A winter storm this weekend is stretching from Arkansas through Tennessee into the Carolinas and moving in Virginia.
The long holiday weekend of this latest storm is an appropriate time to recap responses to the claim made about how electric vehicles would have fared during the Virginia snowstorm earlier this month.
A storm that went from rain to snow had traffic on Interstate 95 at a standstill between Washington and Richmond.
U.S. Sen. Tim Kaine, D-Va., said his normal two-hour drive to Washington took 27 hours during the traffic standstill.
Washington Post editorial writer and columnist Charles Lane wrote in an opinion piece buttressed by an anecdote from a truck driver on Twitter that “If everyone had been driving electric vehicles, this mess could well have been worse.”
Lane based his piece largely on this one tweet. He hedges that gasoline-powered cars were stranded on the interstate as well after they ran out of fuel or their batteries died, but his point was with electric vehicles, it would have all been worse, much worse, apocalypse worse.
A lie that is half-truth is the darkest of all lies.— Alfred Lord Tennyson
And a Facebook post examined by the factchecking site Politifact as a part of a fact checking partnership with Facebook claimed:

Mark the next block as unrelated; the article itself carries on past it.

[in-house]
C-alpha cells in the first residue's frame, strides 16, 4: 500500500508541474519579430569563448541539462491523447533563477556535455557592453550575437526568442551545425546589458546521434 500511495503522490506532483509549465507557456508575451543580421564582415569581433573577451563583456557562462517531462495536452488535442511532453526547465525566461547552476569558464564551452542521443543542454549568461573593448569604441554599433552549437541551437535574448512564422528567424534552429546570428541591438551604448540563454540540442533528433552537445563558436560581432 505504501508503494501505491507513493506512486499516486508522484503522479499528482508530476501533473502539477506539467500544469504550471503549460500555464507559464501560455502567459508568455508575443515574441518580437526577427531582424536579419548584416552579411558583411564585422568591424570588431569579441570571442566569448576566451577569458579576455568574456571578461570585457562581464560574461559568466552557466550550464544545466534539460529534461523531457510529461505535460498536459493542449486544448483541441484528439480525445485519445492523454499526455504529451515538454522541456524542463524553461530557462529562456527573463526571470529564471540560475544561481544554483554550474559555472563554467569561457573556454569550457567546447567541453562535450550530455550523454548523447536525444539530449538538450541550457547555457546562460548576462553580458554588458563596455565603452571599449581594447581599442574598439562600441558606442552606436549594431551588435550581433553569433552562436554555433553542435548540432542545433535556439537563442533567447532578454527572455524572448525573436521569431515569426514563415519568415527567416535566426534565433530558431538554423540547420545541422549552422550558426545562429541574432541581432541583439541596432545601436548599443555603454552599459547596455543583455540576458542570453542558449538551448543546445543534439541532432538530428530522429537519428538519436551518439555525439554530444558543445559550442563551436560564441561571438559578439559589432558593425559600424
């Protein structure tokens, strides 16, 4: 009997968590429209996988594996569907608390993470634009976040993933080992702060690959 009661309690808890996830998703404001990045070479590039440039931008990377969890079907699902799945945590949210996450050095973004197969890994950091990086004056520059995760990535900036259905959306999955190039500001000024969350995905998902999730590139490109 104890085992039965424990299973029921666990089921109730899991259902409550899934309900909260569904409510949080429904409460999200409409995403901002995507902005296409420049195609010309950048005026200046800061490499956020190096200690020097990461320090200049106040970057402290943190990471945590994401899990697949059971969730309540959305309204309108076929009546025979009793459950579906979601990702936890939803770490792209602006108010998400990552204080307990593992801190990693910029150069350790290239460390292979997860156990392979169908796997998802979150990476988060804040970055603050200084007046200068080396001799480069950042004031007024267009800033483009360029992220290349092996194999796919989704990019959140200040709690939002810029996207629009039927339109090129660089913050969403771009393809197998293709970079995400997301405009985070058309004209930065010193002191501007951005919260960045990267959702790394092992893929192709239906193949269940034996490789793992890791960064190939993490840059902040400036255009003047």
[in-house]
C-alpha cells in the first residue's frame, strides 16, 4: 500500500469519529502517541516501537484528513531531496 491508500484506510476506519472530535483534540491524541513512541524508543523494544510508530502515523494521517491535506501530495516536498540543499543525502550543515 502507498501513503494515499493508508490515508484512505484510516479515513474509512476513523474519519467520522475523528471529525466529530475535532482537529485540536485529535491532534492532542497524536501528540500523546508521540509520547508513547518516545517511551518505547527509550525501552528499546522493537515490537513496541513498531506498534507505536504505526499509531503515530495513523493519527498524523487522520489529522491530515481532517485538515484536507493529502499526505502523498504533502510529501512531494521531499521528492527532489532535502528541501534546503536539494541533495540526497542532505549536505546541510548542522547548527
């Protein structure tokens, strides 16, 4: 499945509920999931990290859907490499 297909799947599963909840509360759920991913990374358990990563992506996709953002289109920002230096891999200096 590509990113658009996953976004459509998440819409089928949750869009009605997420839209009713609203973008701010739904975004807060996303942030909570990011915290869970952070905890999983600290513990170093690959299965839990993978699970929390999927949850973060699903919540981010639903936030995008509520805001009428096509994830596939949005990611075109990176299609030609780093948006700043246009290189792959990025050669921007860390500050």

“Imagine if half the cars in the traffic jam on I-95 in Virginia last night were electric vehicles. And half of those were to run out of battery power. All those people would be stuck in freezing temperatures without a heated vehicle. And all the cars would be stuck unable to move because you can’t bring a charging station to them. In effect all those electric cars would become road blocks to the gasoline powered vehicles.”
Yes, just imagine.
Politifact investigated a similar claim, except about a traffic standstill in summer heat, made on Facebook in November:
“The post shows a photo of a road packed with vehicles at a standstill and says, ‘Imagine all of these vehicles being electric powered. It’s 93 degrees outside. A major accident has rendered going anywhere impossible for hours. People are running their AC until all batteries go dead. You can’t jumpstart these cars and trucks like a gas or diesel powered vehicle. They have to be plugged in until recharged. The brains behind the EV movement don’t have this figured out. These folks will die from heat, while in cold weather states, people will freeze to death. What do you say to that, Greta Thunberg?’”
Reuters fact-checked claims along the same line in November pointing to an image that it had examples of from May and October.
So how did electric vehicles fare in the traffic standstill on I-95 during the snowstorm?
Dan Kanninen wrote in a blog post responding to Lane’s column with his own experiences in his Tesla Model 3 Standard Range during the snow traffic standstill:
“I am especially grateful that I was driving my EV when I got stuck on I-95. I watched countless vehicles slide across the road, but my EV expertly navigated the ice. While fellow drivers burned gasoline running their engines to stay warm, my EV intelligently directed power solely to temperature regulation—I did not have to inefficiently burn fuel to power my entire engine in order to keep us safe.”